OK, so we all know that stress is bad. And we all know that working 18-hour-days is not healthy. And we all know that working at a job you hate can lead to depression. But did you know that job burnout (the result of the above behaviors) may be increasing your risk for a heart attack?
A 2012 study found that "Participants who scored high on burnout had a higher risk of developing Coronary Health Disease (CHD) on follow-up compared with others." Researchers also noted that the findings should motivate employers to take measures to prevent job burnout among their employees.
Are You Depressed or Experiencing Burnout?
Joan Borysenko, in her article Burnout or Depression? What's Wrong with Me?, tells of her experience with burnout and how it took her a while to realize that it wasn't just depression:
What I discovered is that burnout — outside of corporate circles — is very poorly understood. None of the healers whom I consulted — either the traditional or the complementary — understood what the mechanics of burnout are and what is needed for recovery.
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I realized that unless the condition is recognized and taken seriously, physicians will keep missing it and handing out antidepressants. While medication can afford temporary relief for some people, it may also short-circuit the process of self-reflection, which is ultimately where healing comes from.
Joan Borysenko also addresses the issue of burnout in other InnerSelf articles. Read those articles here.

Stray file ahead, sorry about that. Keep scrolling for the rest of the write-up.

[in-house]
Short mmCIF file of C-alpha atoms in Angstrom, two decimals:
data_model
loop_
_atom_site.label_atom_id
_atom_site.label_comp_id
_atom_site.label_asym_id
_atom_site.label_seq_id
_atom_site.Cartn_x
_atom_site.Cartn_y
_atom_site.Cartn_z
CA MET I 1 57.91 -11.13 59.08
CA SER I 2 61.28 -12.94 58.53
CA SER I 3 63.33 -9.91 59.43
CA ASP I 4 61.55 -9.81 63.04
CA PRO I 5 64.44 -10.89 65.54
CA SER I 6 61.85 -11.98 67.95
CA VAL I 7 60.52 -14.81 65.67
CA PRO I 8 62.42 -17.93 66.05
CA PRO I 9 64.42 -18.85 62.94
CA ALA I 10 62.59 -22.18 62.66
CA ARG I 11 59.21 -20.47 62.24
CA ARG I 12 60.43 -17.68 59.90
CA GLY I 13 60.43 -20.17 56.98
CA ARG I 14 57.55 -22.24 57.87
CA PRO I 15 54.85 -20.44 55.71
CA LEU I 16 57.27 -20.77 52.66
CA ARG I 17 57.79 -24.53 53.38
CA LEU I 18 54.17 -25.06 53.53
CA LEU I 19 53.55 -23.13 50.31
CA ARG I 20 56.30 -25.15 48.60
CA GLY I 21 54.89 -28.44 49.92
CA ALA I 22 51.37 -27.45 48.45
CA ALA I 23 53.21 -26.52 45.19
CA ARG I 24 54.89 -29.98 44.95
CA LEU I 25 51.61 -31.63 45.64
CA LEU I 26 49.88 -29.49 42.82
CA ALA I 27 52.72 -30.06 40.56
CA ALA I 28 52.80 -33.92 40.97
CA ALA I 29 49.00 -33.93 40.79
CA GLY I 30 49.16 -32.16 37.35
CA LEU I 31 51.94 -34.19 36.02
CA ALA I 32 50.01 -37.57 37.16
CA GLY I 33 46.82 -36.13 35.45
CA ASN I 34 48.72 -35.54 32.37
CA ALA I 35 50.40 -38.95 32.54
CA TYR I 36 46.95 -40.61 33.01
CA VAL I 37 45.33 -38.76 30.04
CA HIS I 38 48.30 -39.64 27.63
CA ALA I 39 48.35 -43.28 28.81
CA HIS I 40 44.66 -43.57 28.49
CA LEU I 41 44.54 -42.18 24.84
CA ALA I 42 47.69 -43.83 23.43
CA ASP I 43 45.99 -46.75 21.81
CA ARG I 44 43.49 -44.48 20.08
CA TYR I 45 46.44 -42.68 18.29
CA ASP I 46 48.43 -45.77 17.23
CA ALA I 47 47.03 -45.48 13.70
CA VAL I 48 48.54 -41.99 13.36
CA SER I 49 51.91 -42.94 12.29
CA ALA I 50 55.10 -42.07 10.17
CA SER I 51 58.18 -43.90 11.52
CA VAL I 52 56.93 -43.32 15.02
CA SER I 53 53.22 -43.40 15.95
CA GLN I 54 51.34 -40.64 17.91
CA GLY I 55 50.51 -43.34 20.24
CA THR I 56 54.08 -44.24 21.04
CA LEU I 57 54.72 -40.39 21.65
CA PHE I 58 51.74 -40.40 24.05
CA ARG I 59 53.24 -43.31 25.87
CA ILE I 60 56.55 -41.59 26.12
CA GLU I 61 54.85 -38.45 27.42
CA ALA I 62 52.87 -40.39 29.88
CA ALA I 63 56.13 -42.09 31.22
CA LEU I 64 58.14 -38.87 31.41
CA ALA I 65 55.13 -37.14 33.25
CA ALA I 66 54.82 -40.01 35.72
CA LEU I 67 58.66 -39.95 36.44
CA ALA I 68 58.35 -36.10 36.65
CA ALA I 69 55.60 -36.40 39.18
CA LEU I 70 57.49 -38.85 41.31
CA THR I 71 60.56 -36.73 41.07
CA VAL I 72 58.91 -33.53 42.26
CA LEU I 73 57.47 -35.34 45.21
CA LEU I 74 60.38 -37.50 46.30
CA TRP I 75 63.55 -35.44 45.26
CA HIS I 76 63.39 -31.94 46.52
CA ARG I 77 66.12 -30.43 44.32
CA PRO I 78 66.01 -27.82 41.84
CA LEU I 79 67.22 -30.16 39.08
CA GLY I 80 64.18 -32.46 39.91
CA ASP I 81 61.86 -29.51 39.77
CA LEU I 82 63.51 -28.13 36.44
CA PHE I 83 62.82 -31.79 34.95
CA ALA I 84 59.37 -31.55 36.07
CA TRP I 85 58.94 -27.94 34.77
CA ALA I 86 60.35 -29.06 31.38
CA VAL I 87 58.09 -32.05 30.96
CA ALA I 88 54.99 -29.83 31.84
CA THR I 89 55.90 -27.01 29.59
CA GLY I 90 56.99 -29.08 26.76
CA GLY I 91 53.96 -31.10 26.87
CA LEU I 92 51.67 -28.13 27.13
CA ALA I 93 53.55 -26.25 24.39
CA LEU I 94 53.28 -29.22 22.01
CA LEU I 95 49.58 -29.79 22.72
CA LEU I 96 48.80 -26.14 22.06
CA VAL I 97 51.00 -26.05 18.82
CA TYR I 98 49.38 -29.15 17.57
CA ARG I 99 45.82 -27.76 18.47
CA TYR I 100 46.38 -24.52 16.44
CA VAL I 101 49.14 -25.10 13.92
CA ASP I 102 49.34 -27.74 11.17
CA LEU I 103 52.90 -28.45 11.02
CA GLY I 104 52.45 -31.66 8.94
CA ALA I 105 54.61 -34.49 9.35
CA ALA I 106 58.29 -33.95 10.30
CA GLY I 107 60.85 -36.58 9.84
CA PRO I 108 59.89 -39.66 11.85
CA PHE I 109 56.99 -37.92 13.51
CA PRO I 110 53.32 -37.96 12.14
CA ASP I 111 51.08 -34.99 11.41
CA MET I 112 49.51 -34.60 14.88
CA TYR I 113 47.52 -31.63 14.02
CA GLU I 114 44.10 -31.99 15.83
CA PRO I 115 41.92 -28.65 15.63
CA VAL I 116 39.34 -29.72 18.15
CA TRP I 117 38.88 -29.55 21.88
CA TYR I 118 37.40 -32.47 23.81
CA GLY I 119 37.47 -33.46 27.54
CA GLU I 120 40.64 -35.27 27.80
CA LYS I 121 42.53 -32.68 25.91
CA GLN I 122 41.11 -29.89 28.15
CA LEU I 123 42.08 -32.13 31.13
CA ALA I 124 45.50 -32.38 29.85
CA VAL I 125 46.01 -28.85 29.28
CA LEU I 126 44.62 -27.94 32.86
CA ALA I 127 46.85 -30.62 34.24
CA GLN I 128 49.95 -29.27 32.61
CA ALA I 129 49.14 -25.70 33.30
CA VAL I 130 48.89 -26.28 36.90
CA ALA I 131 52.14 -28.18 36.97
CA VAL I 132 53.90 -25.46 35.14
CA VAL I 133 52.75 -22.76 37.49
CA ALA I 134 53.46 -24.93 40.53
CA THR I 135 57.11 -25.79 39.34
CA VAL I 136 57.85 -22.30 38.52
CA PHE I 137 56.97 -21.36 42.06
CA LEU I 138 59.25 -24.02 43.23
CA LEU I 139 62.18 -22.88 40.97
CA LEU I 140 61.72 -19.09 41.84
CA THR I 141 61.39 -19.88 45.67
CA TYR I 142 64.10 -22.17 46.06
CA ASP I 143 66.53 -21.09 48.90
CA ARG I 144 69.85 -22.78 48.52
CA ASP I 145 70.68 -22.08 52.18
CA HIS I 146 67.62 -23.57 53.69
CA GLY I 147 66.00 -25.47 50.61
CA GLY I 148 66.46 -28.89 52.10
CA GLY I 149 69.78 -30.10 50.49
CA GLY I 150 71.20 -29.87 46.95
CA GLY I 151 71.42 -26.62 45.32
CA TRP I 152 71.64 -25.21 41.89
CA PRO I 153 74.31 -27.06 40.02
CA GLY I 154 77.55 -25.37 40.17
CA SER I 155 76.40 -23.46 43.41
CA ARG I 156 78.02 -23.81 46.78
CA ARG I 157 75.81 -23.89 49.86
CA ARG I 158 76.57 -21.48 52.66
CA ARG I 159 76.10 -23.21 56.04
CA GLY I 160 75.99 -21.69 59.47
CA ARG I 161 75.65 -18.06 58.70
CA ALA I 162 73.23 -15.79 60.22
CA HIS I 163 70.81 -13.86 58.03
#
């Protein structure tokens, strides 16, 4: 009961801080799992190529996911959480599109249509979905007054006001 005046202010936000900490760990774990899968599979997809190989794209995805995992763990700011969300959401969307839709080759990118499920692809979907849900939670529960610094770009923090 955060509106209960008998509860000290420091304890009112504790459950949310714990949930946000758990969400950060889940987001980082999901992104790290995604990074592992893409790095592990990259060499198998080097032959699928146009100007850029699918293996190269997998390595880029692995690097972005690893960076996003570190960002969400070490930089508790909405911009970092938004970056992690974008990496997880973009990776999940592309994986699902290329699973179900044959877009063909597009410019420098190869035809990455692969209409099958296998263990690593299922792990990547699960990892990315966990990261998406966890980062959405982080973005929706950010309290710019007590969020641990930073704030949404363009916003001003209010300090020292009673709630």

Burnout: It's Not Just In Your Head
Tel Aviv University researchers also discovered a link between job burnout and Type 2 diabetes. Specifically, people who were the most burnt out had an 84 percent higher risk of being diagnosed with Type 2 diabetes, compared with their less burned-out peers.
Logistic regression results indicated that burnout was associated with a 1.84-fold increased risk of diabetes even after adjusting for age, sex, body mass index, smoking, alcohol use, leisure time physical activity, initial job category, and follow-up duration. In a subsample of 507 workers, the relative risk of diabetes was found to be much higher after additional control for blood pressure levels, available only for this subsample.
Exercise Lowers Risk of Burnout
There are things we can do to alleviate or even prevent burnout. One, it turns out is to exercise for a total of as little as 90 minutes a week -- that's only 13 minutes a day seven days a week, or less than 20 minutes/day for five days a week. This amount of exercise will cut your risk of burnout in half.
HUFFINGTON POST - When the researchers crossed study participants' workout habits with their psychological well-being, they found that the more a worker exercised, the less likely his or her psychological health declined over a three year period. In fact, those who got at least 1.5 hours of exercise a week were half as likely to get depressed and experience job burnout over three years as those who never worked out.
Sustainable Wellness: An Integrative Approach to Transform Your Mind, Body, and Spirit
by Matt Mumber, MD and Heather Reed.
Sustainable Wellness combines modern scientific research with ancient methods that benefit the individual on all levels. The authors share tested techniques, personal stories of triumph, and daily exercises that will guide you on the path to sustainable wellness.
About The Author
Marie T. Russell is the founder of InnerSelf Magazine (founded 1985). She also produced and hosted a weekly South Florida radio broadcast, Inner Power, from 1992-1995 which focused on themes such as self-esteem, personal growth, and well-being. Her articles focus on transformation and reconnecting with our own inner source of joy and creativity. More articles by Marie T. Russell